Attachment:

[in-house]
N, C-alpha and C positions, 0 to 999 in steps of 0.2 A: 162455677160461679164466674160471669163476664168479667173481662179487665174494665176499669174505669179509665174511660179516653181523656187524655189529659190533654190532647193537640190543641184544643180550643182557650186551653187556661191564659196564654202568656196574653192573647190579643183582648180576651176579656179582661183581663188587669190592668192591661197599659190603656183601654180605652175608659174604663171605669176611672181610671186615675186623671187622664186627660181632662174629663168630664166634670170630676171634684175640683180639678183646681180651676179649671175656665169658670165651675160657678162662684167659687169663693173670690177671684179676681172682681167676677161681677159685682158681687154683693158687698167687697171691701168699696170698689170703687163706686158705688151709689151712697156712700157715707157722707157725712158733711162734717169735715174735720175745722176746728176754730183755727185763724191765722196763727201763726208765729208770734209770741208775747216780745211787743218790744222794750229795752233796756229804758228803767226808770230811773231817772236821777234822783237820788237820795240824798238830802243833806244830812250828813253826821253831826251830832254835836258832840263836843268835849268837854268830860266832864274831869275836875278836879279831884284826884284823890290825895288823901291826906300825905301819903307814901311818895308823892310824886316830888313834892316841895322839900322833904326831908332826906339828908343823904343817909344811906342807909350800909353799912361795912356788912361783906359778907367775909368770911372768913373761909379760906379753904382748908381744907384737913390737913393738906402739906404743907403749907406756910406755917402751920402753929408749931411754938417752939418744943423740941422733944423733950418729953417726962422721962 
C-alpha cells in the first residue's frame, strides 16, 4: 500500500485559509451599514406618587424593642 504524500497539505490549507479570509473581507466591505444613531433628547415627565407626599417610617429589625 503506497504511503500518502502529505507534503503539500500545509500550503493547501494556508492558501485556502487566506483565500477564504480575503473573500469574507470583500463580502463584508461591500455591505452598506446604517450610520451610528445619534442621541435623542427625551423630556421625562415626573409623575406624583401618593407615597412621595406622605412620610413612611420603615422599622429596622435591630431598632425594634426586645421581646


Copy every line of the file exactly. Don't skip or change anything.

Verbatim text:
[in-house]
N, C-alpha and C positions, 0 to 999 in steps of 0.2 A: 162455677160461679164466674160471669163476664168479667173481662179487665174494665176499669174505669179509665174511660179516653181523656187524655189529659190533654190532647193537640190543641184544643180550643182557650186551653187556661191564659196564654202568656196574653192573647190579643183582648180576651176579656179582661183581663188587669190592668192591661197599659190603656183601654180605652175608659174604663171605669176611672181610671186615675186623671187622664186627660181632662174629663168630664166634670170630676171634684175640683180639678183646681180651676179649671175656665169658670165651675160657678162662684167659687169663693173670690177671684179676681172682681167676677161681677159685682158681687154683693158687698167687697171691701168699696170698689170703687163706686158705688151709689151712697156712700157715707157722707157725712158733711162734717169735715174735720175745722176746728176754730183755727185763724191765722196763727201763726208765729208770734209770741208775747216780745211787743218790744222794750229795752233796756229804758228803767226808770230811773231817772236821777234822783237820788237820795240824798238830802243833806244830812250828813253826821253831826251830832254835836258832840263836843268835849268837854268830860266832864274831869275836875278836879279831884284826884284823890290825895288823901291826906300825905301819903307814901311818895308823892310824886316830888313834892316841895322839900322833904326831908332826906339828908343823904343817909344811906342807909350800909353799912361795912356788912361783906359778907367775909368770911372768913373761909379760906379753904382748908381744907384737913390737913393738906402739906404743907403749907406756910406755917402751920402753929408749931411754938417752939418744943423740941422733944423733950418729953417726962422721962 
C-alpha cells in the first residue's frame, strides 16, 4: 500500500485559509451599514406618587424593642 504524500497539505490549507479570509473581507466591505444613531433628547415627565407626599417610617429589625 503506497504511503500518502502529505507534503503539500500545509500550503493547501494556508492558501485556502487566506483565500477564504480575503473573500469574507470583500463580502463584508461591500455591505452598506446604517450610520451610528445619534442621541435623542427625551423630556421625562415626573409623575406624583401618593407615597412621595406622605412620610413612611420603615422599622429596622435591630431598632425594634426586645421581646